15 June 2012

ROCK OF AGES- Review

Although I suspect that Rock of Ages won't be helped by word of mouth, once it starts to get around, it should work in its favour that it's essentially critic-proof- another celebrity karaoke session in the vein of Mamma Mia, and you've already decided if you want to see it or not. Nevertheless, here's my rebuttal.

From Hairspray director Adam Shankman, this one takes place in 1987, on LA's Sunset Strip. Oklahoma girl Sherrie arrives with stars in her eyes, and a whole bunch of hair rock songs in her heart. She's helped out by Drew, a barman at the infamous Bourbon Room. The club is on the ropes, and its future is staked on legendary rock star Stacee Jaxx, who's about to go solo, and Sherrie and Drew have to find their own way to fame and fortune.

So, it's about a small town girl, and a city boy, and it goes on and on and on and oooon. Do you see where this is going? If you blanched at that, imagine how you'll feel at the numerous feed lines, which tend to precede each and every number in the movie. Hell, I think there's only about ten minutes of dialogue in the film's two hour running time. It's not that it's over-long- musicals have to be a bit long, because musical numbers take time. It helps when musicals have proper plots though, too.

Julianne Hough and Diego Boneta are winsome leads, though straight out of the Glee mould. There's a lot that comes from that show's success, for a film that makes so much noise about how the true spirit of rock is under threat from The Man, here epitomised by Paul Giamatti as Jaxx's effortlessly slimy manager, and Catherine Zeta Jones as a Helen Lovejoy surrogate who has beef with the Bourbon Room's legendary decadence. Basing a film, on a Broadway musical, on the “plot” of Don't Stop Believing, isn't so much an act of reclamation for that song, as it is a bit of a cash-in.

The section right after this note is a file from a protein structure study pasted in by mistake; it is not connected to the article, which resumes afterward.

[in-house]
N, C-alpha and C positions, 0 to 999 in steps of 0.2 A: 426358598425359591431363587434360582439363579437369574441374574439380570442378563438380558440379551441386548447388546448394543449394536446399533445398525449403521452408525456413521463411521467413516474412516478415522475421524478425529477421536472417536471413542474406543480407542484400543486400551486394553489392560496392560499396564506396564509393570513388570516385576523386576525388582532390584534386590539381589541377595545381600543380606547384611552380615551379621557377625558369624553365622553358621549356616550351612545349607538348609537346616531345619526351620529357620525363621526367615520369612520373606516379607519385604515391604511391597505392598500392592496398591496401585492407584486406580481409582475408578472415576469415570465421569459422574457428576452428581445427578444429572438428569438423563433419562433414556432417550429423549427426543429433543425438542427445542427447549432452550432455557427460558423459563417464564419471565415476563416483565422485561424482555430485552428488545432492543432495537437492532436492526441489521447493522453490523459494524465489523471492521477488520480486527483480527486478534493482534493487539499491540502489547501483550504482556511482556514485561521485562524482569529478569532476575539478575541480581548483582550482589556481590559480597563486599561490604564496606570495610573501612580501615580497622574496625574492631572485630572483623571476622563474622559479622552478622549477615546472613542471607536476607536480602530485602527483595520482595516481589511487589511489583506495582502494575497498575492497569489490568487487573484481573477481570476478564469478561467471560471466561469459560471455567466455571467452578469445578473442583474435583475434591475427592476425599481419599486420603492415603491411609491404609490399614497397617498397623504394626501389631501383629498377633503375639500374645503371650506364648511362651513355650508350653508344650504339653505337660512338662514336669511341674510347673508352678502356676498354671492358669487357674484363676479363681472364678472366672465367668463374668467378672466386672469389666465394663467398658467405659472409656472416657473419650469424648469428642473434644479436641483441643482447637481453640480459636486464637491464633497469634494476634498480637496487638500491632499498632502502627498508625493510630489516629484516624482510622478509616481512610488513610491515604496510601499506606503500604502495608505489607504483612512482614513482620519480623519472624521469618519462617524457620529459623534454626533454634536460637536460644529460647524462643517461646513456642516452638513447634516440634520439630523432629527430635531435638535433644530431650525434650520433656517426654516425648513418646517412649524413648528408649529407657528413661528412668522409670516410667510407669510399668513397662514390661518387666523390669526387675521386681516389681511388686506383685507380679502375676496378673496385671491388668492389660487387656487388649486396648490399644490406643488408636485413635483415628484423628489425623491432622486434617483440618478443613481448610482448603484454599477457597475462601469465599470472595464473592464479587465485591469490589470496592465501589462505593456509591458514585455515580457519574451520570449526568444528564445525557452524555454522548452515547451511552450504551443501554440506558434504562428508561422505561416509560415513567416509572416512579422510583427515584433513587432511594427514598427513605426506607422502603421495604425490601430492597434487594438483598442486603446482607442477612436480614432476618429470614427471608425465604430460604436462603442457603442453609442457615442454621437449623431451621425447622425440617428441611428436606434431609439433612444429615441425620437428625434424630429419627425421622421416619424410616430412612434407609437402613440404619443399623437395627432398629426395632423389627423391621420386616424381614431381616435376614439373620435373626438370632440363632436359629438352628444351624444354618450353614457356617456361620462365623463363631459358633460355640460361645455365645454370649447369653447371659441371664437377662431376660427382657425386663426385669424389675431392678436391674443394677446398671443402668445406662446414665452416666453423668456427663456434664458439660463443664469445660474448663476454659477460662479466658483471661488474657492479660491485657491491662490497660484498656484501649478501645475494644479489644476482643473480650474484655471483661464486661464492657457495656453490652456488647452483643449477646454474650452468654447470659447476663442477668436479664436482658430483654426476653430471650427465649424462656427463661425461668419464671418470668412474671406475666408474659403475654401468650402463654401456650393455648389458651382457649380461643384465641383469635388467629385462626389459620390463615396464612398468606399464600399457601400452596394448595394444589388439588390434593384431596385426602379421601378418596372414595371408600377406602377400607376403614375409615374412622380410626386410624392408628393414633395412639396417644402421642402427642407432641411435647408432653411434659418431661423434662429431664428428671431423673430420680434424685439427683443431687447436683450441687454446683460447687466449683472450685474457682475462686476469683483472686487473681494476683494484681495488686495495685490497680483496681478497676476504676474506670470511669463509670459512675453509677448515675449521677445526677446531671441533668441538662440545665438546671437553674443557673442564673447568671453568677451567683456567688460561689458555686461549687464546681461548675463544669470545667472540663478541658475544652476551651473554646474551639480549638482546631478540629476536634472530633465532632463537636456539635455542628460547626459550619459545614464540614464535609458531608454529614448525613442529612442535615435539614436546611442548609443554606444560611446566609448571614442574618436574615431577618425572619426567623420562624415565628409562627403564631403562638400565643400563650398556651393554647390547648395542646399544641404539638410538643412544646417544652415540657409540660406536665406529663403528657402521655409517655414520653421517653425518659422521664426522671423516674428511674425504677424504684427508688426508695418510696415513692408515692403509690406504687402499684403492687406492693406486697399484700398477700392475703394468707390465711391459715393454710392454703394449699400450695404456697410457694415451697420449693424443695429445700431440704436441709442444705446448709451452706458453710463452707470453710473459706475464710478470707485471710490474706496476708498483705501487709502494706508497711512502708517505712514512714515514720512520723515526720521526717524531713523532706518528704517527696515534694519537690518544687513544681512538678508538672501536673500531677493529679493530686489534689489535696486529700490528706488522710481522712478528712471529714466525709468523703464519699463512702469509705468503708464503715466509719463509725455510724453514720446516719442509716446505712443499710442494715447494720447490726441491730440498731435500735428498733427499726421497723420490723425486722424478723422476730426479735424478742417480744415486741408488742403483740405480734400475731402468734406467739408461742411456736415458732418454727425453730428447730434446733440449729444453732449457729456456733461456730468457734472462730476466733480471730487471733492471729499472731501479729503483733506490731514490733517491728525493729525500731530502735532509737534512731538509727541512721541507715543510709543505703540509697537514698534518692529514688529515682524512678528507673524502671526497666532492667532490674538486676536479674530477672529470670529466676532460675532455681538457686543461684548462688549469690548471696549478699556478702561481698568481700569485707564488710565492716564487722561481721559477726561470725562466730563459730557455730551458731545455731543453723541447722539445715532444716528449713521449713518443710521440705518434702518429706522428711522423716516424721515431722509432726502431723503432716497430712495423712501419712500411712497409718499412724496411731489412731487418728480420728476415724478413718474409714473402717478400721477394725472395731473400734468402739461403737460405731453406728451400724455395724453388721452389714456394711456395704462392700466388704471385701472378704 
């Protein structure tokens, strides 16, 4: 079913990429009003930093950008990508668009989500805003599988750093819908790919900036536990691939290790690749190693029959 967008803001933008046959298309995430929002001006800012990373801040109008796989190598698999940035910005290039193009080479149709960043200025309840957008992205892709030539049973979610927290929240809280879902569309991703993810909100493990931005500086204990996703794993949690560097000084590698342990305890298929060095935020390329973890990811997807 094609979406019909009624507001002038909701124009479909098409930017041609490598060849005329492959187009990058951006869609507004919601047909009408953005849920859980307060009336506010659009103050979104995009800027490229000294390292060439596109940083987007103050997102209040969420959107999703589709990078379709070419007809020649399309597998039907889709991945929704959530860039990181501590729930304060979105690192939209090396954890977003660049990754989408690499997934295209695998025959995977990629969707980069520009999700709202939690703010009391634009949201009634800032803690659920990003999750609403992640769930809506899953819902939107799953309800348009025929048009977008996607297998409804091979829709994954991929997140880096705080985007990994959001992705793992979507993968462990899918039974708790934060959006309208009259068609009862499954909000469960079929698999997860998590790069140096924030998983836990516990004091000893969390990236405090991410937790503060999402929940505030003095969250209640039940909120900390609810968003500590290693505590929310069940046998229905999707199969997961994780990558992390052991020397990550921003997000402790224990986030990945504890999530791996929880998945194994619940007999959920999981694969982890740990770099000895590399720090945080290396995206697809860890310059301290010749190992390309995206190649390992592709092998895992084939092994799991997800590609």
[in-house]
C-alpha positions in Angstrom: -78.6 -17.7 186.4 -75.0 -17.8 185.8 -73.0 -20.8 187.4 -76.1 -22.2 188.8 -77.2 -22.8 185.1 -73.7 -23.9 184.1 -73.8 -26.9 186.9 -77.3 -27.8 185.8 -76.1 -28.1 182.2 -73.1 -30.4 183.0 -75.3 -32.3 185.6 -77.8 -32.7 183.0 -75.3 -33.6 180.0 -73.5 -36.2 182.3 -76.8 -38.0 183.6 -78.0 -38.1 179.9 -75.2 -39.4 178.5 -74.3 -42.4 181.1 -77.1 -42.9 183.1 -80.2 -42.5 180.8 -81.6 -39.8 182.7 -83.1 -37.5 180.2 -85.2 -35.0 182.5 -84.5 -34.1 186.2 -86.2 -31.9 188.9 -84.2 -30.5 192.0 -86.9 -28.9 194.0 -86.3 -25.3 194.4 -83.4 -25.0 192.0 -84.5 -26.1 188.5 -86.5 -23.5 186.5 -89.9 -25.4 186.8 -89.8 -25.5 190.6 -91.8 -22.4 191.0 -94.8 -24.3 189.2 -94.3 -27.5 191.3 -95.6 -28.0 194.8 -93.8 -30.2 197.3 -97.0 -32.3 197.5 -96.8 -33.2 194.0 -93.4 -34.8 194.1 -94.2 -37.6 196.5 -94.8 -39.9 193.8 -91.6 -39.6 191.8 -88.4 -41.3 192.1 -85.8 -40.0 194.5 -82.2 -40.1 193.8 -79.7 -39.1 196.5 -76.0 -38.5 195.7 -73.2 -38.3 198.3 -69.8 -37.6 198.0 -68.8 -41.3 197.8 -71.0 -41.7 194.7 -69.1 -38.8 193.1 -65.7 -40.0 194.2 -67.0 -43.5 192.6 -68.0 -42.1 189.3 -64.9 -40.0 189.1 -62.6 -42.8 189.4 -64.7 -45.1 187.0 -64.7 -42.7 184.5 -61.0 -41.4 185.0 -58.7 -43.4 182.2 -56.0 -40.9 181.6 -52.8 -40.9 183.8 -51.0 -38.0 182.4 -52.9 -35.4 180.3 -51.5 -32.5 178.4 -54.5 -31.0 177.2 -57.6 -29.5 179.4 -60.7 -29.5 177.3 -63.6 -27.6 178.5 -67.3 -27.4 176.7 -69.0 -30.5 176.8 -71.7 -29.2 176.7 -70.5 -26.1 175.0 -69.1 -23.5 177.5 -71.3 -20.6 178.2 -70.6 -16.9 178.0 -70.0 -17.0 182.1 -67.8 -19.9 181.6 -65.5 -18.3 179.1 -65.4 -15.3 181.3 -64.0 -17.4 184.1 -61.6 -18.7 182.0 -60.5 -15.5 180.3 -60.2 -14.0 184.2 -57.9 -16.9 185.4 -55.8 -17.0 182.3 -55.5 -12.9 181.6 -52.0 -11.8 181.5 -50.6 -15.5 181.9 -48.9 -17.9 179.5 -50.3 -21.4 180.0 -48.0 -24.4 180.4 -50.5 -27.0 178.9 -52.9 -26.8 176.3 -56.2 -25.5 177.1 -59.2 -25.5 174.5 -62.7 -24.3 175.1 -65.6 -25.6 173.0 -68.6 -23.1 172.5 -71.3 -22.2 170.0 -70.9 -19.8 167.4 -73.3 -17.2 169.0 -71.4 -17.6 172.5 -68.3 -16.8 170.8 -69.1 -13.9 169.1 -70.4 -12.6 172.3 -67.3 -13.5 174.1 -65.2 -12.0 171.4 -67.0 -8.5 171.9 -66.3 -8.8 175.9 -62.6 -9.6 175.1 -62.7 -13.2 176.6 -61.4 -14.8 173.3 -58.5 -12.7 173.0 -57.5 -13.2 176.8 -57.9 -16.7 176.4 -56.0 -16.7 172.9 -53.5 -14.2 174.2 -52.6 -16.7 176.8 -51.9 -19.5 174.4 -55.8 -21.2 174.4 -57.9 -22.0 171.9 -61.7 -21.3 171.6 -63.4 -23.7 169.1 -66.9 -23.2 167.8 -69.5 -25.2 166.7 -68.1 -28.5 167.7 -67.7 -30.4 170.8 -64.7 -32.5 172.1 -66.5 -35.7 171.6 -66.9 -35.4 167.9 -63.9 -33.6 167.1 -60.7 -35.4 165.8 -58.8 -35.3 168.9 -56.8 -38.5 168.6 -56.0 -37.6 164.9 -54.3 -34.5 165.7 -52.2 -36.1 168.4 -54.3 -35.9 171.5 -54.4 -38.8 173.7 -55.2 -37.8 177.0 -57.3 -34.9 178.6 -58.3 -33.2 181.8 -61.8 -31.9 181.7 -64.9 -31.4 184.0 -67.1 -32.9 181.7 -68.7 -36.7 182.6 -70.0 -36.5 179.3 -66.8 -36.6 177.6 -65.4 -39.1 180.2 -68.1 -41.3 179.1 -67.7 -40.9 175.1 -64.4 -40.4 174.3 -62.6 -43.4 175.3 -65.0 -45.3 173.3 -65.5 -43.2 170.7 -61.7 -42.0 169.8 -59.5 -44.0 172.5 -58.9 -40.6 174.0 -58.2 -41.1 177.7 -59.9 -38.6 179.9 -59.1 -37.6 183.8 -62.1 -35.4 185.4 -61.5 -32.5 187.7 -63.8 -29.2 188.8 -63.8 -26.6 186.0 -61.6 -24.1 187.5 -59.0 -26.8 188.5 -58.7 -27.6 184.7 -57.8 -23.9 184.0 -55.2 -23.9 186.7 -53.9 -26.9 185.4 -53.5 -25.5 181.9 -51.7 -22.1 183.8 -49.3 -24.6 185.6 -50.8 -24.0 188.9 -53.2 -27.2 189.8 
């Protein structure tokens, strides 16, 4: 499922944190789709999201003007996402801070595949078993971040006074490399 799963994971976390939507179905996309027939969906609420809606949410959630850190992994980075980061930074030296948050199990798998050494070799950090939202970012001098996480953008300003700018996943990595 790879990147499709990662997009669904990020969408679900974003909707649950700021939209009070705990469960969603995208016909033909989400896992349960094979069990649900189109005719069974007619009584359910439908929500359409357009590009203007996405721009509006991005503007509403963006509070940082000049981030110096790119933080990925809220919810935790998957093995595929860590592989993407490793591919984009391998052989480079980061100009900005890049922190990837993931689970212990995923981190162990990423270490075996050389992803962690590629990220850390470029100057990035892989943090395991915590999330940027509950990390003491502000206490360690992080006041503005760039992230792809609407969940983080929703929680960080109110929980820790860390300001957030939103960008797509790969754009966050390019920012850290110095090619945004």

I thought that my expectations were entirely realistic, after seeing the rousing, unapologetically cheesy trailers and marketing, but there wasn't really much fun to be had here. There are highlights, of course- I'm still not sure if the duet between Alec Baldwin and Russell Brand is a stroke of campy genius, or the film's nuke-the-fridge moment. As has been forecast by other critics, the best scene is another duet, which sees Tom Cruise and Malin Ackerman singing “I Wanna Know What Love Is”, which is perhaps the one scene that stops skirting around the so-called decadence in a 12A fashion, and actually digs into something more risqué and lusty.

It's with a Herculean effort that Cruise consistently makes the film watchable. For all of that gubbins about his popularity declining, he's still able to carry a musical, even if he can't always launch an action movie, and it's the versatility of his eerie brand of charisma that cements his enduring movie star appeal. Stacee Jaxx is far from his best ever performance, and you can't rely on Cruise to make the flat script any more zingy, but he certainly belts out karaoke rock anthems with the best of them.

Whatever you liked about Hairspray, it's not really present in Rock of Ages, a film whose supposed B-plot, with Catherine Zeta Jones and the club's financial troubles, is really the only plot. Though Shankman deserves credit for getting such committed performances from the cast, but it's a shame that their enthusiasm seems to desert them when they're not singing. One of the big numbers is a mashup with Starship's “We Built This City On Rock And Roll”. Weighed down by leaden dialogue and choppy pacing, here's a film that feels more like it's playing corporation games, whatever the hell that means. 

Rock of Ages is now showing in cinemas nationwide.
------------------------------------------------------------------ 
If you've seen Rock of Ages, why not share your comments below? Those fools! Don't they know that we've already seen 2012's best cinematic use of "We Built This City On Rock And Roll"?

I'm Mark the mad prophet, and until next time, don't watch anything I wouldn't watch.

No comments: